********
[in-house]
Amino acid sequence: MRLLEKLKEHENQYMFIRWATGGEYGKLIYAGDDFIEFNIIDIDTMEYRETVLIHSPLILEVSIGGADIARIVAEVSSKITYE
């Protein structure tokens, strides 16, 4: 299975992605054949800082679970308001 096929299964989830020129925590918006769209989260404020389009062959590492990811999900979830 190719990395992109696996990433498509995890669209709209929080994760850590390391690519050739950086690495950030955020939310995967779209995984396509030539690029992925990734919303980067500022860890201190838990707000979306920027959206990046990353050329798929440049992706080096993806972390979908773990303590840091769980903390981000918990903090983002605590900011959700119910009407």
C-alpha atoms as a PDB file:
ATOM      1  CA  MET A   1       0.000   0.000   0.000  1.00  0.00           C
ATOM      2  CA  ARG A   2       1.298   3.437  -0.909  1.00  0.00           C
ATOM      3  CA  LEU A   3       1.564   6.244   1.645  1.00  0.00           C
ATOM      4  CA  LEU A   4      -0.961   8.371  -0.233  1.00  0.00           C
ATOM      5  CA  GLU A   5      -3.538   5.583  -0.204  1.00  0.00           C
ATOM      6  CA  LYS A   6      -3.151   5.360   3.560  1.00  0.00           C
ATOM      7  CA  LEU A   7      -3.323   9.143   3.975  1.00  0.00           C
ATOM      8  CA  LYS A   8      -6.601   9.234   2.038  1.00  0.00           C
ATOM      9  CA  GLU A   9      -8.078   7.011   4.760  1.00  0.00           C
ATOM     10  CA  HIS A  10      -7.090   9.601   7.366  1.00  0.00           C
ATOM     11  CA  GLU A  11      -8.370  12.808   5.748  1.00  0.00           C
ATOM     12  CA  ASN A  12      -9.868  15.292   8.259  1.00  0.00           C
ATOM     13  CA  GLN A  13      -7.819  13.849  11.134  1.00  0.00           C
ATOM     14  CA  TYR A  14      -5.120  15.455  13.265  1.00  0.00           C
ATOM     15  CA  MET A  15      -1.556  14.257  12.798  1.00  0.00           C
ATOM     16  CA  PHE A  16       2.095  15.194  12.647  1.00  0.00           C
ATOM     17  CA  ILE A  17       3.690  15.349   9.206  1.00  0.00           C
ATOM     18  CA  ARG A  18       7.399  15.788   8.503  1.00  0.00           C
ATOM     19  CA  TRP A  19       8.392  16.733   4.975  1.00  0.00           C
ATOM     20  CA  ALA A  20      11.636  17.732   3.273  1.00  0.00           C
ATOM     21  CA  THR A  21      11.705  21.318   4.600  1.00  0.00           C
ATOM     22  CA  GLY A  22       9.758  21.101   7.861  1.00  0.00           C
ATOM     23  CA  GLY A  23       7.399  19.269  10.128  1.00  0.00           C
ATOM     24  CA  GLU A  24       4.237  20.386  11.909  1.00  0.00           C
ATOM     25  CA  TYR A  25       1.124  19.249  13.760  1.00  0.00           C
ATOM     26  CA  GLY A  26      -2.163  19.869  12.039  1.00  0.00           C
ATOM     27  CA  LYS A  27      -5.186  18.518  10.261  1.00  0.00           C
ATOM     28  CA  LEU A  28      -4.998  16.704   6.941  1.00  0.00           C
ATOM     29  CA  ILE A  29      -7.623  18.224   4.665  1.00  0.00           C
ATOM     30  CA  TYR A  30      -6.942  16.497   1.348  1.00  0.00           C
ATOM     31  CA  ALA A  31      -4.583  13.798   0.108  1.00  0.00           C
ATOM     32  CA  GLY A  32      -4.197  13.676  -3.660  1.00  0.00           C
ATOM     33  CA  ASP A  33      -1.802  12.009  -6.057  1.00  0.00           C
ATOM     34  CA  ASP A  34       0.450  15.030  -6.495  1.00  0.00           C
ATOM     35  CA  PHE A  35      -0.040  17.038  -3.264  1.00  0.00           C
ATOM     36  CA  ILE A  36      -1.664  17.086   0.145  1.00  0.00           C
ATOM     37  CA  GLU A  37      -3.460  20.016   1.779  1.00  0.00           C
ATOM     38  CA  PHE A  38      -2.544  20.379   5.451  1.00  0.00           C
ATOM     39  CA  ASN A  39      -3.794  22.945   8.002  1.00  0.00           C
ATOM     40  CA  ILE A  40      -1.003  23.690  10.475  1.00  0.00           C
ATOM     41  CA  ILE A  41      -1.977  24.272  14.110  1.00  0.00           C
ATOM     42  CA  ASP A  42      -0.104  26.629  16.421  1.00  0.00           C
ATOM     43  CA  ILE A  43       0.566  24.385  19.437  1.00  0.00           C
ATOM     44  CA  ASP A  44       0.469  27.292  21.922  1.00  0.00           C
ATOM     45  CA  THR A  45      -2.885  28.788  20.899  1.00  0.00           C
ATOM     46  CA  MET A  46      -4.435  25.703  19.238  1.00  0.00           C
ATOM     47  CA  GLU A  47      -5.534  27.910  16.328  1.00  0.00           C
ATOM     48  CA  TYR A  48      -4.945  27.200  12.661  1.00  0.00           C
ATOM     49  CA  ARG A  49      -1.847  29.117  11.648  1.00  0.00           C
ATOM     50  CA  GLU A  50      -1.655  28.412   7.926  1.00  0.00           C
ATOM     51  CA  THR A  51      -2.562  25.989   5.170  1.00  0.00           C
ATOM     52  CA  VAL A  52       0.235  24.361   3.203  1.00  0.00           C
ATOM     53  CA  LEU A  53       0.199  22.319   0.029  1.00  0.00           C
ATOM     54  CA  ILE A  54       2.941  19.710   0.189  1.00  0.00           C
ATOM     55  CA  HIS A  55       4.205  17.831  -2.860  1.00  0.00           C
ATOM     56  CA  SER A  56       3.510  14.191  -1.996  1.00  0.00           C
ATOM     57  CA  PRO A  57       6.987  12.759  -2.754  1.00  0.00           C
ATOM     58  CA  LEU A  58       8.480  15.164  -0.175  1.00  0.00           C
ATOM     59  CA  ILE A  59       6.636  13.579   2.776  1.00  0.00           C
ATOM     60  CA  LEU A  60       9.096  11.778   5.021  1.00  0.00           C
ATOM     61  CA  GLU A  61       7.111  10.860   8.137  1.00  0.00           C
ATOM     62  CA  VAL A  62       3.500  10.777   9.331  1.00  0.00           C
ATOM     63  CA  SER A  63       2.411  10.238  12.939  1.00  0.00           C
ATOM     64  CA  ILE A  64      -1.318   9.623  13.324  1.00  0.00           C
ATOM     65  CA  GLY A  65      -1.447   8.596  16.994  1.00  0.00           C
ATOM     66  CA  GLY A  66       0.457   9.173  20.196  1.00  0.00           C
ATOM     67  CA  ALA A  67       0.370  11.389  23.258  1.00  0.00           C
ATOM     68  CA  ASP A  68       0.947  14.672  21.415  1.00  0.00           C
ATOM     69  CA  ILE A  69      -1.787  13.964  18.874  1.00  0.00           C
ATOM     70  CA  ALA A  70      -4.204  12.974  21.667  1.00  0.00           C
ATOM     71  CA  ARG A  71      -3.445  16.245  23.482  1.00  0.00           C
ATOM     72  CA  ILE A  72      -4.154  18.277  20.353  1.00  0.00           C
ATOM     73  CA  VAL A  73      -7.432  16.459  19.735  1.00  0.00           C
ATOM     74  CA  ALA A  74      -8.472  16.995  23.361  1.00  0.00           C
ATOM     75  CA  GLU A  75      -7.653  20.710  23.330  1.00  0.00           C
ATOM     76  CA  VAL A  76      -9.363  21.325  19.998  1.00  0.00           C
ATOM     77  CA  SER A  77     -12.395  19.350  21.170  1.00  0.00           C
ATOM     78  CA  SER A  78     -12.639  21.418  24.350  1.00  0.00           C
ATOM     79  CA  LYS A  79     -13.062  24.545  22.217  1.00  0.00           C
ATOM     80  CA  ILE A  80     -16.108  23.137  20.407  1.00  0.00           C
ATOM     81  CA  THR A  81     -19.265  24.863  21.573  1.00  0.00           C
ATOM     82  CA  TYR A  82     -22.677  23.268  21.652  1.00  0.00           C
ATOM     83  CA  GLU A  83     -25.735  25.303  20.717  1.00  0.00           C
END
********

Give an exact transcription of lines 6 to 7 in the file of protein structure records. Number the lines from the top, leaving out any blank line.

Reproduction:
ATOM      2  CA  ARG A   2       1.298   3.437  -0.909  1.00  0.00           C
ATOM      3  CA  LEU A   3       1.564   6.244   1.645  1.00  0.00           C